The unique objective of this review was to prioritize the voices of patients and providers in discussing the disparities between health interventions and needs of people in rural communities.
Two McMaster University professors have received research funding to boost their work to identify COVID-19 infection rates and to understand why some people are more susceptible to the virus. Dawn Bowdish, professor of pathology and molecular medicine and the Canada Research Chair in Aging and Immunity, and Michael Surette, professor of medicine and the Canada Research Chair in Interdisciplinary Microbiome Research, are receiving $300,000 for two studies from The W. Garfield Weston Foundation through its Weston Family Microbiome Initiative. The funds are in addition to a three-year, $1 million grant from the Foundation awarded to the duo earlier this year. The original funding supports a study focused on identifying and isolating the members of the airway microbiome – which consists of microbes like bacteria, fungi, and viruses – that protect older adults from respiratory infection. “This additional funding will help us answer two important questions related to COVID-19,” said Bowdish. “One is a better understanding of what the actual infection rate is in the Hamilton community. The second is whether there are differences in the immune responses or the airway microbiomes of those who get sick and those who don’t, or in those who have symptoms versus those who don’t.”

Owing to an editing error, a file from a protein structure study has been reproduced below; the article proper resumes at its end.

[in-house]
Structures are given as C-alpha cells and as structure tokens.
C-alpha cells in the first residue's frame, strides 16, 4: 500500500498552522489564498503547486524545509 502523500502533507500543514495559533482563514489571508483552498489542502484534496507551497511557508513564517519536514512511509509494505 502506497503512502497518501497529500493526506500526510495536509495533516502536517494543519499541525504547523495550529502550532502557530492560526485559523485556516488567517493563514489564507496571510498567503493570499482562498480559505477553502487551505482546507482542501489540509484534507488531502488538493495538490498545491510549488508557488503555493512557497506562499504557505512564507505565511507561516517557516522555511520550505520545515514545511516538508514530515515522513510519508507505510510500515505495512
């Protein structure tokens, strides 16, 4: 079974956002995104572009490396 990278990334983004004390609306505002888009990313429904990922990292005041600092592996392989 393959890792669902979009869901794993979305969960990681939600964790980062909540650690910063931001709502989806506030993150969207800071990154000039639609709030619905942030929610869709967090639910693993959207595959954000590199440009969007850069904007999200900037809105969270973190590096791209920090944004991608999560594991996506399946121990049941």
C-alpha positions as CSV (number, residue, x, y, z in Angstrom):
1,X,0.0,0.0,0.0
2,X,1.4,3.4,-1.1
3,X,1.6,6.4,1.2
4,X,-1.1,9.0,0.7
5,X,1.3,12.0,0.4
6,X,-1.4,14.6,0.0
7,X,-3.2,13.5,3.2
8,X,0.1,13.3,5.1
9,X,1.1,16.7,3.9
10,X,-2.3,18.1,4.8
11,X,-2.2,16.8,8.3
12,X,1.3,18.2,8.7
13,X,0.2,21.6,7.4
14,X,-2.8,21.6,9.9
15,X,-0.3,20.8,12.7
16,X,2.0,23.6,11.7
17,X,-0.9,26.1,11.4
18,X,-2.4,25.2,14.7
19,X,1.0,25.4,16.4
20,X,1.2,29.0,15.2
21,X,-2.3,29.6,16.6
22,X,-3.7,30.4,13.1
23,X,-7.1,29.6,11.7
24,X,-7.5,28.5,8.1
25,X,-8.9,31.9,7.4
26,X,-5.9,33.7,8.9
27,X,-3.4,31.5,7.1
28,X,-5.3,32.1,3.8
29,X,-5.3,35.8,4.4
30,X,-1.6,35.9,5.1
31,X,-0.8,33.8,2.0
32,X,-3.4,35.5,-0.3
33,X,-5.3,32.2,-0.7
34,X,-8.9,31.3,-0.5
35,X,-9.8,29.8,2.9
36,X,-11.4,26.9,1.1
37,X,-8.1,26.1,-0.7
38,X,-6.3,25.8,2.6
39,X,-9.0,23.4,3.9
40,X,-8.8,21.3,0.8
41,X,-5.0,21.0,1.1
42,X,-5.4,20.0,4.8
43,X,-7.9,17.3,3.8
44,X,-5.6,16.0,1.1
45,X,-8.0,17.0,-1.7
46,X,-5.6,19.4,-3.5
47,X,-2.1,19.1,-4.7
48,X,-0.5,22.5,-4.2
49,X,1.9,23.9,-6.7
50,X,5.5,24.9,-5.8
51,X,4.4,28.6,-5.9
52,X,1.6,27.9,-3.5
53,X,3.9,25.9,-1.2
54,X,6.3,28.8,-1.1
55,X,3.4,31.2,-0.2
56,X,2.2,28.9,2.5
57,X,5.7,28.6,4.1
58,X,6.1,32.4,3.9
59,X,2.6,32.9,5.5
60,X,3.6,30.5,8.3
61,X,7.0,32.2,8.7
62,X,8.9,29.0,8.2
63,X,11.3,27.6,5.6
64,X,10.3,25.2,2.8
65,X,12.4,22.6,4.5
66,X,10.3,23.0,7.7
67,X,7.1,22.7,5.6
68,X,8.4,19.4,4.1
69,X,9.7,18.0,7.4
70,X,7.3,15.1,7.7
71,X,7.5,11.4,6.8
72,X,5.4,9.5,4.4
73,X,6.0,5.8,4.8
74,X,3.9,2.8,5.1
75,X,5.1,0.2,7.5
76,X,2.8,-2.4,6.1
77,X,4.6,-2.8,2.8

With the world’s attention on COVID-19, I believe that now is the time to talk about another pandemic that’s been happening right under our noses: antimicrobial resistance (AMR). When infections caused by bacteria, parasites, viruses or fungi stop responding to the medicines designed to treat them, that’s AMR. Resistance builds over time through overexposure to antimicrobial drugs, such as antibiotics, or disinfectants. With ineffective treatments, these infections persist in the body and ultimately spread to others.
Nursing manager Tyler Smith reflects on his experience managing a small rural hospital in Hardisty, Alberta during the COVID crisis. “The last few weeks have been focused on the changing world as it unfolds — the first on opportunity through constriction, and another on transparency in crisis. To put it bluntly, there is a lot of fear on the frontline — and a lot of courage.
Access to specialized services is limited in rural and remote areas. This study explores the effectiveness and feasibility of training parents to provide intensive speech pathology services for children at home.